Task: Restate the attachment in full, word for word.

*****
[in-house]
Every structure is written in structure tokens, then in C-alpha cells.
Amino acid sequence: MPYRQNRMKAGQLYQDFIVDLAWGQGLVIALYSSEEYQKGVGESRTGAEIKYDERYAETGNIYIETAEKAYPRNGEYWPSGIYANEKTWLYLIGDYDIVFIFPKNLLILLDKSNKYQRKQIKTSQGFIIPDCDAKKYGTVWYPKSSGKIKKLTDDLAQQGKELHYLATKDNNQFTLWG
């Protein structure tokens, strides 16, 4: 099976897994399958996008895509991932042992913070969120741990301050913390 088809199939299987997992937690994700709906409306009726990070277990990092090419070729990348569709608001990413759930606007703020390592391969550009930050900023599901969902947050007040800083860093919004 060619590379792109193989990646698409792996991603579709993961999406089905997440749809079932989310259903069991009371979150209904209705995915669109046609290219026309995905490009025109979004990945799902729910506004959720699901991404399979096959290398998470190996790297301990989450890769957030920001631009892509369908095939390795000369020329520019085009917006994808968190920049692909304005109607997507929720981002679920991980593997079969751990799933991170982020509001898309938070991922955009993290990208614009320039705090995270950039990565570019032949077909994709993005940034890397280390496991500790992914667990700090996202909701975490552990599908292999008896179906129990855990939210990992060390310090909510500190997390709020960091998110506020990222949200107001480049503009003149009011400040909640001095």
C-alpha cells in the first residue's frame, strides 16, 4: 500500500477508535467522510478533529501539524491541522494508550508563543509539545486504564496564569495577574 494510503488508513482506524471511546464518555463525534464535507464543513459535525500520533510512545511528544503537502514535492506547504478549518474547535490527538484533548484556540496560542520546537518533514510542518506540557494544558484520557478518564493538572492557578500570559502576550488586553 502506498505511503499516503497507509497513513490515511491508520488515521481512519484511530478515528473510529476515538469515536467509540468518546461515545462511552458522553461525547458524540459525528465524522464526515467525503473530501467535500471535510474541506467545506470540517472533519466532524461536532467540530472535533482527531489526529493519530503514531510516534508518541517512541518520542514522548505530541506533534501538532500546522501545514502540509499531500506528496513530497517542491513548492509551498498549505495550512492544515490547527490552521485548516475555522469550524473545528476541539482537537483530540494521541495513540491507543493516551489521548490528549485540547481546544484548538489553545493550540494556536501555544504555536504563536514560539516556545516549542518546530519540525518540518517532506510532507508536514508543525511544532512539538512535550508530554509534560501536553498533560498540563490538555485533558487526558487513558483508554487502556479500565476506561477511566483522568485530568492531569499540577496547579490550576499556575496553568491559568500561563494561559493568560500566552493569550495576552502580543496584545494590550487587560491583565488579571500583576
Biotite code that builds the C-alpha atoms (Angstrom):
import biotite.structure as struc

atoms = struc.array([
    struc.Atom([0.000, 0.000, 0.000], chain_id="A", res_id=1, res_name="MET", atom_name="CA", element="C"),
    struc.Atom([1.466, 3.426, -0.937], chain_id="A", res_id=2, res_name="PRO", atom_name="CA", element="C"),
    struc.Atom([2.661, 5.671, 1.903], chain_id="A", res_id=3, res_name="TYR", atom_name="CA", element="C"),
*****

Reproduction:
[in-house]
Every structure is written in structure tokens, then in C-alpha cells.
Amino acid sequence: MPYRQNRMKAGQLYQDFIVDLAWGQGLVIALYSSEEYQKGVGESRTGAEIKYDERYAETGNIYIETAEKAYPRNGEYWPSGIYANEKTWLYLIGDYDIVFIFPKNLLILLDKSNKYQRKQIKTSQGFIIPDCDAKKYGTVWYPKSSGKIKKLTDDLAQQGKELHYLATKDNNQFTLWG
């Protein structure tokens, strides 16, 4: 099976897994399958996008895509991932042992913070969120741990301050913390 088809199939299987997992937690994700709906409306009726990070277990990092090419070729990348569709608001990413759930606007703020390592391969550009930050900023599901969902947050007040800083860093919004 060619590379792109193989990646698409792996991603579709993961999406089905997440749809079932989310259903069991009371979150209904209705995915669109046609290219026309995905490009025109979004990945799902729910506004959720699901991404399979096959290398998470190996790297301990989450890769957030920001631009892509369908095939390795000369020329520019085009917006994808968190920049692909304005109607997507929720981002679920991980593997079969751990799933991170982020509001898309938070991922955009993290990208614009320039705090995270950039990565570019032949077909994709993005940034890397280390496991500790992914667990700090996202909701975490552990599908292999008896179906129990855990939210990992060390310090909510500190997390709020960091998110506020990222949200107001480049503009003149009011400040909640001095």
C-alpha cells in the first residue's frame, strides 16, 4: 500500500477508535467522510478533529501539524491541522494508550508563543509539545486504564496564569495577574 494510503488508513482506524471511546464518555463525534464535507464543513459535525500520533510512545511528544503537502514535492506547504478549518474547535490527538484533548484556540496560542520546537518533514510542518506540557494544558484520557478518564493538572492557578500570559502576550488586553 502506498505511503499516503497507509497513513490515511491508520488515521481512519484511530478515528473510529476515538469515536467509540468518546461515545462511552458522553461525547458524540459525528465524522464526515467525503473530501467535500471535510474541506467545506470540517472533519466532524461536532467540530472535533482527531489526529493519530503514531510516534508518541517512541518520542514522548505530541506533534501538532500546522501545514502540509499531500506528496513530497517542491513548492509551498498549505495550512492544515490547527490552521485548516475555522469550524473545528476541539482537537483530540494521541495513540491507543493516551489521548490528549485540547481546544484548538489553545493550540494556536501555544504555536504563536514560539516556545516549542518546530519540525518540518517532506510532507508536514508543525511544532512539538512535550508530554509534560501536553498533560498540563490538555485533558487526558487513558483508554487502556479500565476506561477511566483522568485530568492531569499540577496547579490550576499556575496553568491559568500561563494561559493568560500566552493569550495576552502580543496584545494590550487587560491583565488579571500583576
Biotite code that builds the C-alpha atoms (Angstrom):
import biotite.structure as struc

atoms = struc.array([
    struc.Atom([0.000, 0.000, 0.000], chain_id="A", res_id=1, res_name="MET", atom_name="CA", element="C"),
    struc.Atom([1.466, 3.426, -0.937], chain_id="A", res_id=2, res_name="PRO", atom_name="CA", element="C"),
    struc.Atom([2.661, 5.671, 1.903], chain_id="A", res_id=3, res_name="TYR", atom_name="CA", element="C"),